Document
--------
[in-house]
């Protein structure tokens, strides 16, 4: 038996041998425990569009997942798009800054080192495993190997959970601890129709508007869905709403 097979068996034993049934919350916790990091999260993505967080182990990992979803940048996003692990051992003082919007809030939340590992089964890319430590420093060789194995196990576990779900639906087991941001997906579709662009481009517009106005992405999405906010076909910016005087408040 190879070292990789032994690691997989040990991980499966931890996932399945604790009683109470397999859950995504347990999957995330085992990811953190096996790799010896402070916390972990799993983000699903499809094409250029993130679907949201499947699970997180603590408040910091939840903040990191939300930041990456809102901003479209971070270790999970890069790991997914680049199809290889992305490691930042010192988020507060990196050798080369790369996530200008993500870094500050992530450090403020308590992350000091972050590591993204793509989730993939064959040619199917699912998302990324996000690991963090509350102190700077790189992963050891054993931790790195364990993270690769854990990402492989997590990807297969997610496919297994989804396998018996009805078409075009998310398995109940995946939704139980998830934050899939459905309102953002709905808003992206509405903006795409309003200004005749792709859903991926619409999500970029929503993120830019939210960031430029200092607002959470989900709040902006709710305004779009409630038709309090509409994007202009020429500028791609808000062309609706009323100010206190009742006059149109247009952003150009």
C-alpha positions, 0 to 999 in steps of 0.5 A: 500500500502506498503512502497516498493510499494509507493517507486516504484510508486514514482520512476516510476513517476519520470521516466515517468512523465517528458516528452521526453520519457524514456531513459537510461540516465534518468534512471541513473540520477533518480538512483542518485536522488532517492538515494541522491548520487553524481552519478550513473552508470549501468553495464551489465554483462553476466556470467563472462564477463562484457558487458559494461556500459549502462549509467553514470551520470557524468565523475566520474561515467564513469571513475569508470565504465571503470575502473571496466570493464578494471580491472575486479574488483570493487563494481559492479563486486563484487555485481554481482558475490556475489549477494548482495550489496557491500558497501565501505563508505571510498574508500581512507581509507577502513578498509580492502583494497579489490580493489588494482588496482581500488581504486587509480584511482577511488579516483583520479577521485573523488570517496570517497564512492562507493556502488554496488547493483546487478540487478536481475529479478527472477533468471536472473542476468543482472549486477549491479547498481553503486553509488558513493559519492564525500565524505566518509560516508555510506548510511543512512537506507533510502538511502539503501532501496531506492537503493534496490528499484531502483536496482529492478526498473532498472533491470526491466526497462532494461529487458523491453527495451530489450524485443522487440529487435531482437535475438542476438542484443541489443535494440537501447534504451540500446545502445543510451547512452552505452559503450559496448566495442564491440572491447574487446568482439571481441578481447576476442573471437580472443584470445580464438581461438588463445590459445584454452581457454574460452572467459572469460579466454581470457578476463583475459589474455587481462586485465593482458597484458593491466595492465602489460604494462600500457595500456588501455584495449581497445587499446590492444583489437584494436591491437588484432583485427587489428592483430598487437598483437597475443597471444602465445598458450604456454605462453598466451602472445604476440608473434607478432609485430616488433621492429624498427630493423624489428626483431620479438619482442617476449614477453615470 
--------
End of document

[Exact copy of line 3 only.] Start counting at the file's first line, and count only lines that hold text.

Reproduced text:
C-alpha positions, 0 to 999 in steps of 0.5 A: 500500500502506498503512502497516498493510499494509507493517507486516504484510508486514514482520512476516510476513517476519520470521516466515517468512523465517528458516528452521526453520519457524514456531513459537510461540516465534518468534512471541513473540520477533518480538512483542518485536522488532517492538515494541522491548520487553524481552519478550513473552508470549501468553495464551489465554483462553476466556470467563472462564477463562484457558487458559494461556500459549502462549509467553514470551520470557524468565523475566520474561515467564513469571513475569508470565504465571503470575502473571496466570493464578494471580491472575486479574488483570493487563494481559492479563486486563484487555485481554481482558475490556475489549477494548482495550489496557491500558497501565501505563508505571510498574508500581512507581509507577502513578498509580492502583494497579489490580493489588494482588496482581500488581504486587509480584511482577511488579516483583520479577521485573523488570517496570517497564512492562507493556502488554496488547493483546487478540487478536481475529479478527472477533468471536472473542476468543482472549486477549491479547498481553503486553509488558513493559519492564525500565524505566518509560516508555510506548510511543512512537506507533510502538511502539503501532501496531506492537503493534496490528499484531502483536496482529492478526498473532498472533491470526491466526497462532494461529487458523491453527495451530489450524485443522487440529487435531482437535475438542476438542484443541489443535494440537501447534504451540500446545502445543510451547512452552505452559503450559496448566495442564491440572491447574487446568482439571481441578481447576476442573471437580472443584470445580464438581461438588463445590459445584454452581457454574460452572467459572469460579466454581470457578476463583475459589474455587481462586485465593482458597484458593491466595492465602489460604494462600500457595500456588501455584495449581497445587499446590492444583489437584494436591491437588484432583485427587489428592483430598487437598483437597475443597471444602465445598458450604456454605462453598466451602472445604476440608473434607478432609485430616488433621492429624498427630493423624489428626483431620479438619482442617476449614477453615470 